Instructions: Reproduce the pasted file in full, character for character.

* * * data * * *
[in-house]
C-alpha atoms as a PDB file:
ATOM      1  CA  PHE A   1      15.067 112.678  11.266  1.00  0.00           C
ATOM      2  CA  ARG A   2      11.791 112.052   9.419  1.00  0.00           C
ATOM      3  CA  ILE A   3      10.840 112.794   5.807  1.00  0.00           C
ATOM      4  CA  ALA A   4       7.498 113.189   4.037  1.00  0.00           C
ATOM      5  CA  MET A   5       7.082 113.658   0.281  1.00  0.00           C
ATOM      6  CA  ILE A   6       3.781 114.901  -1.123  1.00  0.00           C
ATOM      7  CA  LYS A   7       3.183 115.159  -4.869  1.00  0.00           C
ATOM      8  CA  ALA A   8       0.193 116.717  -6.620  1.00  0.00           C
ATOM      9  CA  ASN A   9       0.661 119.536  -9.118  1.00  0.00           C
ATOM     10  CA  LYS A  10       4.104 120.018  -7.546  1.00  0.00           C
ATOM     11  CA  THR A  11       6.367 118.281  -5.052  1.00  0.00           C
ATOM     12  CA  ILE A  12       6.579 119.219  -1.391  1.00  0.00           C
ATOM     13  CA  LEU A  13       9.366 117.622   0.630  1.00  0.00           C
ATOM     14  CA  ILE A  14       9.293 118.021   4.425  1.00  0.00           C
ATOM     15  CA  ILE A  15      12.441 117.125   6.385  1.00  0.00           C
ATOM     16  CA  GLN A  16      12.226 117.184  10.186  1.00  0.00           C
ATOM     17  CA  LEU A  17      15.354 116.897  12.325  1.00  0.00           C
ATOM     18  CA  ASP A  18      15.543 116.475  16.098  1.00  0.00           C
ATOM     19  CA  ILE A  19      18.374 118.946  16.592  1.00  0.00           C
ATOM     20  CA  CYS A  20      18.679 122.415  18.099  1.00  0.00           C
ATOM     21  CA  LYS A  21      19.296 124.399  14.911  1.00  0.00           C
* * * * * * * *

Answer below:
[in-house]
C-alpha atoms as a PDB file:
ATOM      1  CA  PHE A   1      15.067 112.678  11.266  1.00  0.00           C
ATOM      2  CA  ARG A   2      11.791 112.052   9.419  1.00  0.00           C
ATOM      3  CA  ILE A   3      10.840 112.794   5.807  1.00  0.00           C
ATOM      4  CA  ALA A   4       7.498 113.189   4.037  1.00  0.00           C
ATOM      5  CA  MET A   5       7.082 113.658   0.281  1.00  0.00           C
ATOM      6  CA  ILE A   6       3.781 114.901  -1.123  1.00  0.00           C
ATOM      7  CA  LYS A   7       3.183 115.159  -4.869  1.00  0.00           C
ATOM      8  CA  ALA A   8       0.193 116.717  -6.620  1.00  0.00           C
ATOM      9  CA  ASN A   9       0.661 119.536  -9.118  1.00  0.00           C
ATOM     10  CA  LYS A  10       4.104 120.018  -7.546  1.00  0.00           C
ATOM     11  CA  THR A  11       6.367 118.281  -5.052  1.00  0.00           C
ATOM     12  CA  ILE A  12       6.579 119.219  -1.391  1.00  0.00           C
ATOM     13  CA  LEU A  13       9.366 117.622   0.630  1.00  0.00           C
ATOM     14  CA  ILE A  14       9.293 118.021   4.425  1.00  0.00           C
ATOM     15  CA  ILE A  15      12.441 117.125   6.385  1.00  0.00           C
ATOM     16  CA  GLN A  16      12.226 117.184  10.186  1.00  0.00           C
ATOM     17  CA  LEU A  17      15.354 116.897  12.325  1.00  0.00           C
ATOM     18  CA  ASP A  18      15.543 116.475  16.098  1.00  0.00           C
ATOM     19  CA  ILE A  19      18.374 118.946  16.592  1.00  0.00           C
ATOM     20  CA  CYS A  20      18.679 122.415  18.099  1.00  0.00           C
ATOM     21  CA  LYS A  21      19.296 124.399  14.911  1.00  0.00           C